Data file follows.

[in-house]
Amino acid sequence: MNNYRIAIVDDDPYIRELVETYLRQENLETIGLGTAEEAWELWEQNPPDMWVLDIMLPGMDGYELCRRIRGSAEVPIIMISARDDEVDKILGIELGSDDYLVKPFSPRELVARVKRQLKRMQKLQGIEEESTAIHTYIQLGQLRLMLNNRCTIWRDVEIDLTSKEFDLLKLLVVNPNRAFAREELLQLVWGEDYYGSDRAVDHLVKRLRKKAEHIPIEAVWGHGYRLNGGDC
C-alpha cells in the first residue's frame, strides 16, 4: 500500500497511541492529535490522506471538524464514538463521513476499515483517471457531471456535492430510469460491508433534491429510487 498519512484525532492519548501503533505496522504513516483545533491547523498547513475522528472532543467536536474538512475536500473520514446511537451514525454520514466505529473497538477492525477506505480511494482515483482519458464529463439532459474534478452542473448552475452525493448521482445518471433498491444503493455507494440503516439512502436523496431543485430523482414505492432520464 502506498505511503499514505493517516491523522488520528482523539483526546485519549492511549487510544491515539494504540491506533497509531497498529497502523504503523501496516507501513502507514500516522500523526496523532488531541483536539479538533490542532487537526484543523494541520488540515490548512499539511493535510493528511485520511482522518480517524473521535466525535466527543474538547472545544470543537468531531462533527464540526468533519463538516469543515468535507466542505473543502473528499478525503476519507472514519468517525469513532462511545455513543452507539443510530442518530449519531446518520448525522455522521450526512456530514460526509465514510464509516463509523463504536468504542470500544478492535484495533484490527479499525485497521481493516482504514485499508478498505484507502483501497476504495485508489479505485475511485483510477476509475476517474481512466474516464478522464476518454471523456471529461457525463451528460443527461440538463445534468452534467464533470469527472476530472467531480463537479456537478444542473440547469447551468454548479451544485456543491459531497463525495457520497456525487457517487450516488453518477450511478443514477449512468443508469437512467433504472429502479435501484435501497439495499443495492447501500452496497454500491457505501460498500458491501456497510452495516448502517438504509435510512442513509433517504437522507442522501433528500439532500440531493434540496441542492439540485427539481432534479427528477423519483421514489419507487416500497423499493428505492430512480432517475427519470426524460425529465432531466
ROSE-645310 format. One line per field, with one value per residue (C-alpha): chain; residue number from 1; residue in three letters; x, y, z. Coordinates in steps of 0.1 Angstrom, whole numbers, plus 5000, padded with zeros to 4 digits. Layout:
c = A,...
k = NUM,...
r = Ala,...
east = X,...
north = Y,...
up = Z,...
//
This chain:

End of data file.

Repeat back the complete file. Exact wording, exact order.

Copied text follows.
[in-house]
Amino acid sequence: MNNYRIAIVDDDPYIRELVETYLRQENLETIGLGTAEEAWELWEQNPPDMWVLDIMLPGMDGYELCRRIRGSAEVPIIMISARDDEVDKILGIELGSDDYLVKPFSPRELVARVKRQLKRMQKLQGIEEESTAIHTYIQLGQLRLMLNNRCTIWRDVEIDLTSKEFDLLKLLVVNPNRAFAREELLQLVWGEDYYGSDRAVDHLVKRLRKKAEHIPIEAVWGHGYRLNGGDC
C-alpha cells in the first residue's frame, strides 16, 4: 500500500497511541492529535490522506471538524464514538463521513476499515483517471457531471456535492430510469460491508433534491429510487 498519512484525532492519548501503533505496522504513516483545533491547523498547513475522528472532543467536536474538512475536500473520514446511537451514525454520514466505529473497538477492525477506505480511494482515483482519458464529463439532459474534478452542473448552475452525493448521482445518471433498491444503493455507494440503516439512502436523496431543485430523482414505492432520464 502506498505511503499514505493517516491523522488520528482523539483526546485519549492511549487510544491515539494504540491506533497509531497498529497502523504503523501496516507501513502507514500516522500523526496523532488531541483536539479538533490542532487537526484543523494541520488540515490548512499539511493535510493528511485520511482522518480517524473521535466525535466527543474538547472545544470543537468531531462533527464540526468533519463538516469543515468535507466542505473543502473528499478525503476519507472514519468517525469513532462511545455513543452507539443510530442518530449519531446518520448525522455522521450526512456530514460526509465514510464509516463509523463504536468504542470500544478492535484495533484490527479499525485497521481493516482504514485499508478498505484507502483501497476504495485508489479505485475511485483510477476509475476517474481512466474516464478522464476518454471523456471529461457525463451528460443527461440538463445534468452534467464533470469527472476530472467531480463537479456537478444542473440547469447551468454548479451544485456543491459531497463525495457520497456525487457517487450516488453518477450511478443514477449512468443508469437512467433504472429502479435501484435501497439495499443495492447501500452496497454500491457505501460498500458491501456497510452495516448502517438504509435510512442513509433517504437522507442522501433528500439532500440531493434540496441542492439540485427539481432534479427528477423519483421514489419507487416500497423499493428505492430512480432517475427519470426524460425529465432531466
ROSE-645310 format. One line per field, with one value per residue (C-alpha): chain; residue number from 1; residue in three letters; x, y, z. Coordinates in steps of 0.1 Angstrom, whole numbers, plus 5000, padded with zeros to 4 digits. Layout:
c = A,...
k = NUM,...
r = Ala,...
east = X,...
north = Y,...
up = Z,...
//
This chain: